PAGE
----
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What is happening with the speaker’s race? A state of play.

Representative Jim Jordan failed to earn enough votes to win the speaker's gavel for a second time in as many days on Wednesday.Matt McClain/The Washington Post

WASHINGTON — Bottom line up front: We don’t know what’s going to happen with the House speaker’s race, or when.

This is an unprecedented moment of incredible uncertainty in the House, as the chamber is in its third week without a speaker and Congress remains effectively paralyzed by the Republican in-fighting.

Several paths forward are viable, some others are less likely, but Washington is essentially at the mercy of the choices of Ohio Republican Jim Jordan, who Republicans nominated to be speaker last week, and Speaker Pro Tempore Patrick McHenry of North Carolina right now, and they are figuring out what they want to do next.

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Here is the basic state of play.

Is Jim Jordan going to be speaker?

Right now, it really doesn’t look like it. His opponents have predicted that each round, he will lose more and more votes, and so far they’ve been the ones who can count accurately. Yes, former Speaker Kevin McCarthy of California took the speaker race to 15 rounds of voting and wore down his detractors, but McCarthy went into his votes with a lot of good will from Republican lawmakers who genuinely liked him, and with a strong leadership team operation. Jordan lacks the skilled team and has much less good will from members he has antagonized for years, many of whom saw Jordan as a third choice for speaker, at best. McCarthy also was negotiating for something with his critics — Jordan’s critics oppose him on principle and on the grounds that he and his supporters played unfairly in tanking the speakership bids of McCarthy and Majority Leader Steve Scalise of Louisiana.

Essentially, Jordan’s speakership bid looks cooked, it’s just a matter of time when he decides to accept that reality.

So what will we do today?

The House will reconvene at noon and may or may not go into another speaker vote. Leadership has said they may vote “no earlier than” noon, but so far have not released a schedule that indicates if and when they may be voting. McHenry currently controls the floor and has been working closely with Jordan, so he will defer to whether Jordan wants to go through another round, and when. Republicans and Democrats are expected to meet internally among their own parties before the vote, after which we may learn next steps.

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In a sign of the disorganization thus far, though, yesterday pizza showed up to Republicans’ usual gathering place for a rumored 1:30 p.m. meeting that was never actually scheduled. Lawmakers didn’t show up, and the pizza was dispersed throughout the Capitol.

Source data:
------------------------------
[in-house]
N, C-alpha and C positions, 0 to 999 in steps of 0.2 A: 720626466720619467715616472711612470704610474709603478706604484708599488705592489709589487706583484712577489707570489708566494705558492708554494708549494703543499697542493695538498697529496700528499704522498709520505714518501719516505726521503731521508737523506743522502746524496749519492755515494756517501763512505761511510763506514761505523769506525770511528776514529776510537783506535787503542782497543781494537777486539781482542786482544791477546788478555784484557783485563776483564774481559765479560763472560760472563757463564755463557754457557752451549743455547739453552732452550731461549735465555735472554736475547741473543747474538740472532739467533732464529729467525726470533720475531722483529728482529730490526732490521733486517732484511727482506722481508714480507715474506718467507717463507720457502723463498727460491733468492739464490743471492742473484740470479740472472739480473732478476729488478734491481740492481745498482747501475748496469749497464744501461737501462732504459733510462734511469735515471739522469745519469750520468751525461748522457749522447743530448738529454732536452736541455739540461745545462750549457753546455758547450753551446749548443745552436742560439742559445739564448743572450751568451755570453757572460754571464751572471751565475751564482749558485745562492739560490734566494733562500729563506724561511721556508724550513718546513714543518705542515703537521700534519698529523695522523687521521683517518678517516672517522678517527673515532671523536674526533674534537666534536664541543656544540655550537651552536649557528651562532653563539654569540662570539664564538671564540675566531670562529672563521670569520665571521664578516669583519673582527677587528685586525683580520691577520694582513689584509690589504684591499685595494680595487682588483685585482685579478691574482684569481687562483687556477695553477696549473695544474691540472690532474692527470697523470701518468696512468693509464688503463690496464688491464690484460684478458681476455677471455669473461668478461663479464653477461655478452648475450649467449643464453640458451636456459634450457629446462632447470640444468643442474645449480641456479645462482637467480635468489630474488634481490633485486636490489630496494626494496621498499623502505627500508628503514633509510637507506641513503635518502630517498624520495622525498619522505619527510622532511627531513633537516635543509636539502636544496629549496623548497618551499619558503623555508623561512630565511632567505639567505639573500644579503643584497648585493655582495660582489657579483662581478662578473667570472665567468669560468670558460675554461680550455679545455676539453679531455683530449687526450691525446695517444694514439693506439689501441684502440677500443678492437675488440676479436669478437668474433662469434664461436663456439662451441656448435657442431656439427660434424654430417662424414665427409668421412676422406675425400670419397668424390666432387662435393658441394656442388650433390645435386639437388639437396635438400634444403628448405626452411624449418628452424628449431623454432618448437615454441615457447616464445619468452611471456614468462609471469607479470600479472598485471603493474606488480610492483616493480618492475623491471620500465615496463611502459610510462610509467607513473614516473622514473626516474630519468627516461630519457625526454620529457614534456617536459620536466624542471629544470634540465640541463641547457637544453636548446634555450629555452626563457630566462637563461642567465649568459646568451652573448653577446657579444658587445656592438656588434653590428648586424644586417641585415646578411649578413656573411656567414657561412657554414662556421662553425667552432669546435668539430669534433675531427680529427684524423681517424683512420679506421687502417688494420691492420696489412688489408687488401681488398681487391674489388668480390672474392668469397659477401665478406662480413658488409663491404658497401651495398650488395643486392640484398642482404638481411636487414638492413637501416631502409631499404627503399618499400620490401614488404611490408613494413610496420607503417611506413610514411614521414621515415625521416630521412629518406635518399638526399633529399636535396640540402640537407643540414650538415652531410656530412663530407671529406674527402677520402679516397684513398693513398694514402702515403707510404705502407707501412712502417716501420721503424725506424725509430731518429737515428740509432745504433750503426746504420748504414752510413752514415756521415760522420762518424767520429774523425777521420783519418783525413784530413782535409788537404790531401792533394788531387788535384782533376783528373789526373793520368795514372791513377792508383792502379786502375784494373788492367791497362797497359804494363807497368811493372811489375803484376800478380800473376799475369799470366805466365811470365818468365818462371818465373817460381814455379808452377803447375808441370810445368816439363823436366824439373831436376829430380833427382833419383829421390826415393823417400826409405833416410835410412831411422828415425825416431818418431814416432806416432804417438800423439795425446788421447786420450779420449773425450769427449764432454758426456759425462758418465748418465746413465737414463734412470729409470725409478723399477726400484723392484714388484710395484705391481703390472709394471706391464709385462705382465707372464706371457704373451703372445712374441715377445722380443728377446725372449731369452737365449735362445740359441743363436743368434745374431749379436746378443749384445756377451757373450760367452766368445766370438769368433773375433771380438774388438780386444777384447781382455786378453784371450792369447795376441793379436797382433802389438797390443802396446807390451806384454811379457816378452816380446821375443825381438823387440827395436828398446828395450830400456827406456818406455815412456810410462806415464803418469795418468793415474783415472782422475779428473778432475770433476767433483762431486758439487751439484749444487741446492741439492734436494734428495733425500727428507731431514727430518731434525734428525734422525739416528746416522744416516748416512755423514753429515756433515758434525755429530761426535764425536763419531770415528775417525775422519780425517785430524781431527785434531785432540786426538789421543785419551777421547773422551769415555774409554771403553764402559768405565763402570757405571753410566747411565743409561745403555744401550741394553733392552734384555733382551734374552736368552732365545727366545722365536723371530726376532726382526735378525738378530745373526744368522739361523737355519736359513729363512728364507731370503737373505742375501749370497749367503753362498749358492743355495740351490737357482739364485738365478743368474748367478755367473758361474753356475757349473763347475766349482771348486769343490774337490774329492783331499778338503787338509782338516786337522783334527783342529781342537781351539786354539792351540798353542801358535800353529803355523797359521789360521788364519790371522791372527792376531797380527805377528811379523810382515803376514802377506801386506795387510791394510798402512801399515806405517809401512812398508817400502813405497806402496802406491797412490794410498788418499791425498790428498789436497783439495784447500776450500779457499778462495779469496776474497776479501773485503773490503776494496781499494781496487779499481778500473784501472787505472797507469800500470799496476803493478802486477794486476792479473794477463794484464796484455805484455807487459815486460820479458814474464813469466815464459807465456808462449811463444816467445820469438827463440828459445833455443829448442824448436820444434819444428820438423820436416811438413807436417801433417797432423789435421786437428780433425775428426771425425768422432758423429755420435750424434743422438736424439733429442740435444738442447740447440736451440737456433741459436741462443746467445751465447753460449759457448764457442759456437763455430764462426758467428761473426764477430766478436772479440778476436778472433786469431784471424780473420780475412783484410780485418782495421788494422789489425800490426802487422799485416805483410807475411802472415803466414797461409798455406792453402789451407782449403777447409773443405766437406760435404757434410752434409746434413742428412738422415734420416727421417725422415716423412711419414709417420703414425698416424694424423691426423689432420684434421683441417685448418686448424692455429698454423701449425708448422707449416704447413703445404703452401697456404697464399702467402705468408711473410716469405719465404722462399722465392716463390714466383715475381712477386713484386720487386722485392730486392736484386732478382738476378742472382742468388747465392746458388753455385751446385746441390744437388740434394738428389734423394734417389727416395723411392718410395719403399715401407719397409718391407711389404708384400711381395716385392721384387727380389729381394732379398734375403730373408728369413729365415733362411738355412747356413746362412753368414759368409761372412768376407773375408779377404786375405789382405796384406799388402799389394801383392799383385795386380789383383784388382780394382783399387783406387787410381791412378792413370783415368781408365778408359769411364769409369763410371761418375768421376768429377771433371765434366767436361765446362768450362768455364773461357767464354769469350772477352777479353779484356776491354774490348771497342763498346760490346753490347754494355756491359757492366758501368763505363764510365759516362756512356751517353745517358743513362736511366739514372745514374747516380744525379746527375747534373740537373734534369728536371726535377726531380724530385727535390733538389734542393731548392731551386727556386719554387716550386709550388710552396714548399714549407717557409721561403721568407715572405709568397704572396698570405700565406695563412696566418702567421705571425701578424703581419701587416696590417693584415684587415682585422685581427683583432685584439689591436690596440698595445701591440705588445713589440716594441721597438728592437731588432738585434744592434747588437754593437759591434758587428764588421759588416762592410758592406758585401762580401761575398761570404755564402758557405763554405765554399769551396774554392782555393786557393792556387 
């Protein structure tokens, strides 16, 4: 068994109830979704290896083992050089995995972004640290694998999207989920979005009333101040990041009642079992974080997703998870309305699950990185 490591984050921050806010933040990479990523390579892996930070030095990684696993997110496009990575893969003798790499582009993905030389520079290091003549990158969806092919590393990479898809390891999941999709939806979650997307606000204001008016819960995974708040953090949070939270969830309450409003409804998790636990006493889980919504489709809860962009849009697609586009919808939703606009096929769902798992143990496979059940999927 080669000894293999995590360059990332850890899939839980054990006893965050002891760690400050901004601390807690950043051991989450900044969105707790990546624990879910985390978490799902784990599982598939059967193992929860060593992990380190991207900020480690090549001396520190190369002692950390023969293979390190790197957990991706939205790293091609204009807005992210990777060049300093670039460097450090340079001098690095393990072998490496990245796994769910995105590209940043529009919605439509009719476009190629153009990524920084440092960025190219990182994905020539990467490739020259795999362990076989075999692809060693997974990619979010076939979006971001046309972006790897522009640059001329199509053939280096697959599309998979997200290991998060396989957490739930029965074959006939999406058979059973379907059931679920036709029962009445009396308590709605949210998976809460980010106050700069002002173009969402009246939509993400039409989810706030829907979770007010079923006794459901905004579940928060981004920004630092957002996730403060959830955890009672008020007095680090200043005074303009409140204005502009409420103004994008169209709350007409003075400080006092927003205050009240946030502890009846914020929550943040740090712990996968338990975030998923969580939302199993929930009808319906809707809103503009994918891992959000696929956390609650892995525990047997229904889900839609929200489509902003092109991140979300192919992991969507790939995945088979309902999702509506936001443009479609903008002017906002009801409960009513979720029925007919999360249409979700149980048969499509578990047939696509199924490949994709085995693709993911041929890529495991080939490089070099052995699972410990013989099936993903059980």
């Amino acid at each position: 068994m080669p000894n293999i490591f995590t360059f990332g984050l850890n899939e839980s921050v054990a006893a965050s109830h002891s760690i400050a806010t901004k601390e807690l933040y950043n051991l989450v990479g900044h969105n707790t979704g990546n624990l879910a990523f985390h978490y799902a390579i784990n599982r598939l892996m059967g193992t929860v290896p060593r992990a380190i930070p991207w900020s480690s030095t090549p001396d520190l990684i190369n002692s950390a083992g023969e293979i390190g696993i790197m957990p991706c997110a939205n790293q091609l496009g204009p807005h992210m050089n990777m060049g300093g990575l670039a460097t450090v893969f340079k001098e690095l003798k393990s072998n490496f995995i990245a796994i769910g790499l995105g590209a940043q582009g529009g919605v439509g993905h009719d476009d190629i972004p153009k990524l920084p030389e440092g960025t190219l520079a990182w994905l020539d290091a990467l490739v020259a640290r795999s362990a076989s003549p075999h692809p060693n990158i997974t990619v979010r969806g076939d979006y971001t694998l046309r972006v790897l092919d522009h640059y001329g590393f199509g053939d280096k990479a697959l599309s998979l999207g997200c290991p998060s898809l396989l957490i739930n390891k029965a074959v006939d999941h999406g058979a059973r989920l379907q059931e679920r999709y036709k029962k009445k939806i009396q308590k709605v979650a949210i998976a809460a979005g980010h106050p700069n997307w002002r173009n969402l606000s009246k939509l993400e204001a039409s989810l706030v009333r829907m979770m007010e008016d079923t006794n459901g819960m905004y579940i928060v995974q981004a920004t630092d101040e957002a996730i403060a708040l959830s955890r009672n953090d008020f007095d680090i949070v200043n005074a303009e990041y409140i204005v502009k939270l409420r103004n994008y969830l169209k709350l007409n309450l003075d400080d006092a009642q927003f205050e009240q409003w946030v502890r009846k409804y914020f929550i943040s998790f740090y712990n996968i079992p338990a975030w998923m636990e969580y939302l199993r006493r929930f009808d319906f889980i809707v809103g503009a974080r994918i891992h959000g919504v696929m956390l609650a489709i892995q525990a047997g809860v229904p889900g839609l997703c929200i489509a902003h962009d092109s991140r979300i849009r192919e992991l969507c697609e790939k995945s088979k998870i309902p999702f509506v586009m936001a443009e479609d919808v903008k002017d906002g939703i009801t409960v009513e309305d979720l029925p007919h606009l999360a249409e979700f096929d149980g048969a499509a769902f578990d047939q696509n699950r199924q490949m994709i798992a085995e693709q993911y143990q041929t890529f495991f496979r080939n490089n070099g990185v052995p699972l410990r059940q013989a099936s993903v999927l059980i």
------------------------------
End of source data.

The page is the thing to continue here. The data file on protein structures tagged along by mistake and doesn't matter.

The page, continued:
Yesterday, Jordan and his supporters pledged to see his speaker battle through to the bitter end and win the battle of wills, but members are going to grow tired of this soon enough and he may go from steadily bleeding support to seeing it evaporate.

So what happens next if Jordan doesn’t have the votes?

This is where things are most unclear.

There is a growing belief on the right and left that the next option and most viable option is to take a vote that would temporarily give McHenry, as speaker pro tem, more official authority to call legislation and oversee the functioning of the House, likely until the end of the year or thereabouts. Ohio Republican Representative David Joyce is drafting something along these lines, but as of yesterday told reporters that exactly what he’ll propose was still under construction. Negotiations are happening in various corners about what the sides could stomach.

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Democrats would like this option if it means the House can get through a government funding bill, supplemental money for border security, the war in Ukraine and the war in Israel, and basically dispense with all their pressing business by the end of the year. Then they’ll sit back as Republicans try to resolve their messy speaker battle.

Some Republicans are also on board with this idea, as they want to see aid for Israel, the border, and in some cases, Ukraine pass and also don’t want to see a government shutdown. That would also allow speaker candidates time to build coalitions and support in the background.

But there are some conservative Republicans who are excoriating this idea, saying it would be a cave to Democrats. They also fear it could take the pressure off the House to elect a speaker like their choice of Jordan.

There are other pretty far-fetched scenarios like some Republicans voting for Democratic Leader Hakeem Jeffries of New York (this is, at present moment, a delusional fantasy) or some sort of bipartisan power-sharing agreement. Don’t hold your breath for any of these.

Ultimately: Stay tuned!


Tal Kopan can be reached at tal.kopan@globe.com. Follow her @talkopan.